The domestic political battle lines over the war in Iraq could harden in the months ahead in the wake of President Bush's speech outlining U.S. strategy well into next year. VOA National correspondent Jim Malone has more from Washington.
For the president, improved security in Iraq means the U.S. military surge is giving Iraqis the time they need to overcome their political differences. "It is never too late to advance freedom. It is never too late to support our troops in a fight they can win," he said.
But Democrats argue that it is the absence of progress on the political front that eventually will doom the U.S. mission in Iraq.
Senator Jack Reed of Rhode Island gave the official Democratic response to the president's nationwide speech on Iraq Thursday night. "An endless and unlimited military presence in Iraq is not an option," he said.
Public reaction to the Bush speech was mixed. There was support from this woman from Georgia, whose son is fighting in Iraq. "If they were doing what the Democrats were saying, pull them all out, all my son's buddies would have died in vain," she said.
But this man in Chicago remains unconvinced. "I have two sons over in Iraq right now. So, I disagree with the president. I think he should bring all of them home," he said.
In the short term, the improving security situation in parts of Iraq makes it much more difficult for Democrats to press their case for a troop withdrawal timetable and gives the president more time to press the Iraqis on political reconciliation.
"I suspect that not a single member of Congress was persuaded to change his or her views. Clearly, the odds are very long against the administration, now seemingly left to at most, I think as we saw in the president's speech, attempt to buy time, which they probably have," said Jim Warren, managing editor of the Chicago Tribune newspaper and a guest on VOA's Issues in the News program.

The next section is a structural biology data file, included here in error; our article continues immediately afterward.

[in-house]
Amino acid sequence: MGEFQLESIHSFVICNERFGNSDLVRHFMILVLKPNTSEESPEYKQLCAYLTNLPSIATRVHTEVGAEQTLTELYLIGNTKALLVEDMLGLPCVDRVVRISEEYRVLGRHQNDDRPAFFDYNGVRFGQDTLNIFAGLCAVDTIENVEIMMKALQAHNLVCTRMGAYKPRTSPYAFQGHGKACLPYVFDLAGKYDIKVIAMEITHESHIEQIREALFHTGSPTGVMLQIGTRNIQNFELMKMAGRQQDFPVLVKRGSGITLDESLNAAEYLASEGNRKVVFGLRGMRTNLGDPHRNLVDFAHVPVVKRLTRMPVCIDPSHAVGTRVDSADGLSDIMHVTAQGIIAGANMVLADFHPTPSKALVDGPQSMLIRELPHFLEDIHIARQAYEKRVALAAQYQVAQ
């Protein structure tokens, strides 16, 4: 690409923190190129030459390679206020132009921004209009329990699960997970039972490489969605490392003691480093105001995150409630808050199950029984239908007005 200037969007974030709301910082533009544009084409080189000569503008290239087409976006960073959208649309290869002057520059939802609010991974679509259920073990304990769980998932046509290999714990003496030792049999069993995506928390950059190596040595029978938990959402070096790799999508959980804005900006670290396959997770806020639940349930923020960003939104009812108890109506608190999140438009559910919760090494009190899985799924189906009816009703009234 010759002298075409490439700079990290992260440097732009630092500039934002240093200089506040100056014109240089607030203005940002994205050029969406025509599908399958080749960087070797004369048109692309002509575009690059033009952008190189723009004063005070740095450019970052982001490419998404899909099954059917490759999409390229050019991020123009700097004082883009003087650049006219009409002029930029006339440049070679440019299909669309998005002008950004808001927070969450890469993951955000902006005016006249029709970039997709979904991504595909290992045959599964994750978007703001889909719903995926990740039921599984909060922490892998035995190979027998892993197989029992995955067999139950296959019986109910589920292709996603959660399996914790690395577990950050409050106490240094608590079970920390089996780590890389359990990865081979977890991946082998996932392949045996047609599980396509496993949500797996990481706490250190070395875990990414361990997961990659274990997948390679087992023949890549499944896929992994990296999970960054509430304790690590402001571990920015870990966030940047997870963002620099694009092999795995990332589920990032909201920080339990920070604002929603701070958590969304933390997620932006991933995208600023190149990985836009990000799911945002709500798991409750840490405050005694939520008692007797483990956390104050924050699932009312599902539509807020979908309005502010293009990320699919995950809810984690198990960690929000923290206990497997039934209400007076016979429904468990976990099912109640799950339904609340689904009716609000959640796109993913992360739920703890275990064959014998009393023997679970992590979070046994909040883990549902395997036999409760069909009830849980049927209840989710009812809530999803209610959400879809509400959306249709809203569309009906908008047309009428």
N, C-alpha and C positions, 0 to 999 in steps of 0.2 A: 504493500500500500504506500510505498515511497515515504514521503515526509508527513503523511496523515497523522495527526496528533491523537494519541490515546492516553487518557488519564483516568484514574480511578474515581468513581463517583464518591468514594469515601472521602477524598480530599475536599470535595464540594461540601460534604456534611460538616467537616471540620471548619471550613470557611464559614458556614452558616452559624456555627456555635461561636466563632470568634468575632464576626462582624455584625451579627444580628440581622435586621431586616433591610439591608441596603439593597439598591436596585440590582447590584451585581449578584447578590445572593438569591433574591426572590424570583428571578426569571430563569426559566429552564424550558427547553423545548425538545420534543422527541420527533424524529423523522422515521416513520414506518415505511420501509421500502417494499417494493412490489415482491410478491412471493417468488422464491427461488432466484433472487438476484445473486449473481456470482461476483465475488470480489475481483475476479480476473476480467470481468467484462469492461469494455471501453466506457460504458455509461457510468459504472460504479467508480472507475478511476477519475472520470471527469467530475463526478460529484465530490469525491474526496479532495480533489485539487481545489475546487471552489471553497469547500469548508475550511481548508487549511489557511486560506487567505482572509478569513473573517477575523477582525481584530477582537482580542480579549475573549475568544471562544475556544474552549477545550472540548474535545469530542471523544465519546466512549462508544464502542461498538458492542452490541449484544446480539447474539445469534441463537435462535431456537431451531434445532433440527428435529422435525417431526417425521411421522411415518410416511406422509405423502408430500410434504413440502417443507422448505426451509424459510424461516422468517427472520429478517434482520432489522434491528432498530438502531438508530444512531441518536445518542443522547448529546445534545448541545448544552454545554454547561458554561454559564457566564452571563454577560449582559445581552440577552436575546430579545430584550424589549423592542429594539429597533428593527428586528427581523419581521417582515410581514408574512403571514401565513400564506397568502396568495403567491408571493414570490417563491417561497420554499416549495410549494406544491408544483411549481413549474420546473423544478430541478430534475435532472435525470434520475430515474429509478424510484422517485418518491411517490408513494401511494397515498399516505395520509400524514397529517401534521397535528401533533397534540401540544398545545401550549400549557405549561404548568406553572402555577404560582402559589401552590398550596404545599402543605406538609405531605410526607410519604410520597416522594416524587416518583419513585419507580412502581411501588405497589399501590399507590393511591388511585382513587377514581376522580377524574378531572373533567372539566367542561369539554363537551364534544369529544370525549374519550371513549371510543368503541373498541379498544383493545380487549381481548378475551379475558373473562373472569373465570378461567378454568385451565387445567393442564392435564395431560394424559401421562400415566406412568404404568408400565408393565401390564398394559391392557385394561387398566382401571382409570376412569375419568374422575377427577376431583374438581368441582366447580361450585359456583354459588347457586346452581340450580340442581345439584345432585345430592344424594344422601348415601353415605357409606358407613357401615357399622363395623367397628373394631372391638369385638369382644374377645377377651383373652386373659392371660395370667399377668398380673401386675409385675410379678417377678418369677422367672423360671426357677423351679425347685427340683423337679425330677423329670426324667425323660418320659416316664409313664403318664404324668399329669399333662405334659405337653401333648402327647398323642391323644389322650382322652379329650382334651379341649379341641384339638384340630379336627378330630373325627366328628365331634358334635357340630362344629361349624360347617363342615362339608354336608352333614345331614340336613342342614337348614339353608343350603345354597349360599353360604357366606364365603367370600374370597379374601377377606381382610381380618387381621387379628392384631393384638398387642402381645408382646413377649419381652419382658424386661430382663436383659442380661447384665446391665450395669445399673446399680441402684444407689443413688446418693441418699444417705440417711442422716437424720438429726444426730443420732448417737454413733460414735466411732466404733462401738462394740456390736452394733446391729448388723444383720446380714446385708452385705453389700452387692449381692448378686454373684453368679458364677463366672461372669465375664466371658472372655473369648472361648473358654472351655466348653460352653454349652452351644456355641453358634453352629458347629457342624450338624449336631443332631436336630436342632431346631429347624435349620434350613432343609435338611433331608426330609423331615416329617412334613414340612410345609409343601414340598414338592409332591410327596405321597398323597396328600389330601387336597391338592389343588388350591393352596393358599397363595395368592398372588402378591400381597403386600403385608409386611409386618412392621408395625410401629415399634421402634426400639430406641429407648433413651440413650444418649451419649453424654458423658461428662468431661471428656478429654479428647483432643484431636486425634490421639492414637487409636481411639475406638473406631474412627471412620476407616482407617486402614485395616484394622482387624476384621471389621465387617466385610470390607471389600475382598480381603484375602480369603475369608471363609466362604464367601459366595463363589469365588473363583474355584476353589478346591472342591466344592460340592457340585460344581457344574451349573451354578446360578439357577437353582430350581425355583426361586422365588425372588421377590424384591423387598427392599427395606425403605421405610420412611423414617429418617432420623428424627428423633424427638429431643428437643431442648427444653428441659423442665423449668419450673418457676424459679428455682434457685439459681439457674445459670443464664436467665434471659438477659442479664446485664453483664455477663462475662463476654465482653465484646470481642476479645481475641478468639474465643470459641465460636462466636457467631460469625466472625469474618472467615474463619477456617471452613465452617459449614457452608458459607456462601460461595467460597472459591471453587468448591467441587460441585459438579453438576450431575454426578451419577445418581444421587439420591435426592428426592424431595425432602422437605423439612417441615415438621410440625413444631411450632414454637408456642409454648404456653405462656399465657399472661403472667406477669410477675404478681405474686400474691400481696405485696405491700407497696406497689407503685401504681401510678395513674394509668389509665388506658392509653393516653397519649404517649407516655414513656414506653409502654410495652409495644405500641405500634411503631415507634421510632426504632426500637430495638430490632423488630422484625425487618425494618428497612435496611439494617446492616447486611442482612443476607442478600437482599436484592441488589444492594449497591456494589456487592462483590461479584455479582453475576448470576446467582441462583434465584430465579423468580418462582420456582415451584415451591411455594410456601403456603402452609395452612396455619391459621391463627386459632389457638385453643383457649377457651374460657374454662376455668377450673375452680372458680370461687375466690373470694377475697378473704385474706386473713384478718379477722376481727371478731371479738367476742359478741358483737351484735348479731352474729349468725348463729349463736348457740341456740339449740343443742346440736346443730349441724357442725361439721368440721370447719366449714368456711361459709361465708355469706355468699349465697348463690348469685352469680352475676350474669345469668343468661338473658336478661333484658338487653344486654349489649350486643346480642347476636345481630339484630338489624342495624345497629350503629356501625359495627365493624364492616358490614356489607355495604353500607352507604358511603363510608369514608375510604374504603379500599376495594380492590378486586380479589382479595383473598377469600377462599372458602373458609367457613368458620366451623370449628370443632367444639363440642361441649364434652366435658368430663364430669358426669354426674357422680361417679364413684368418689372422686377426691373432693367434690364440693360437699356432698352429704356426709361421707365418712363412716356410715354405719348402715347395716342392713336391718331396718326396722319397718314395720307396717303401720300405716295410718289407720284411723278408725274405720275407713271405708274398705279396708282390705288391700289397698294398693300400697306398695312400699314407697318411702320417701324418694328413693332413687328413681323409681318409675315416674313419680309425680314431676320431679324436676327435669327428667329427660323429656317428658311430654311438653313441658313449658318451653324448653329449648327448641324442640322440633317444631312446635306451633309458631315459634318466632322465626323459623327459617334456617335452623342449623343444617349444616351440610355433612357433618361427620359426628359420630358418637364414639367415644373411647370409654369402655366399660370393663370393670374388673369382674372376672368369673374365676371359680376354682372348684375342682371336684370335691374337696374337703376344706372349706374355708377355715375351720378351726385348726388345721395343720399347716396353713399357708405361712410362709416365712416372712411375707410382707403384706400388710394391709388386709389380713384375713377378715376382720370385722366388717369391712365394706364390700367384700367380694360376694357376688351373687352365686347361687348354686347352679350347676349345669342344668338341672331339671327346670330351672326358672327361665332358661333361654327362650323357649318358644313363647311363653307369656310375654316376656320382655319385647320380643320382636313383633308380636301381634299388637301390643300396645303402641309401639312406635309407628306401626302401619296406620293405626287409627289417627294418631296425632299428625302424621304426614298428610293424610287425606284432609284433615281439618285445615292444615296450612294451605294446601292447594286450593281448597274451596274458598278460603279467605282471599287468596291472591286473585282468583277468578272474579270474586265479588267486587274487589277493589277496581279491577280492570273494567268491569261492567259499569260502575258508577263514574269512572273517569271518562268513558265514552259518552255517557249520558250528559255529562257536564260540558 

In the longer term, though, even some Republicans question how long the U.S. can keep a large number of troops in Iraq without visible signs of progress on the Iraqi political front.
Senator Richard Lugar of Indiana expressed this concern to General David Petraeus during his appearance before Congress. "In my judgment, some type of success in Iraq is possible. But as policy makers, we should acknowledge that we are facing extraordinarily narrow margins for achieving our goals," he said.
The president may have bought some time politically to fend off Democratic calls for withdrawal from Iraq. But turning around U.S. public opinion would appear to be a much tougher challenge.
Recent polls continue to show most Americans oppose the war in Iraq and favor some sort of a timetable for pulling out U.S. troops.
Ohio State University Professor John Mueller, an expert on war and public opinion, expects little change in the public's attitude on Iraq in the foreseeable future. "You do get some people who move back and forth as news goes up and down, and that has happened in the course of this conflict. But what has happened is that after a few weeks, or even, in some cases, days, that blip goes away."
Iraq is shaping up as a defining issue in the 2008 presidential campaign. Most of the Republican contenders for now support the president's approach on Iraq, while all of the Democratic candidates advocate a change in strategy and various forms of troop withdrawals.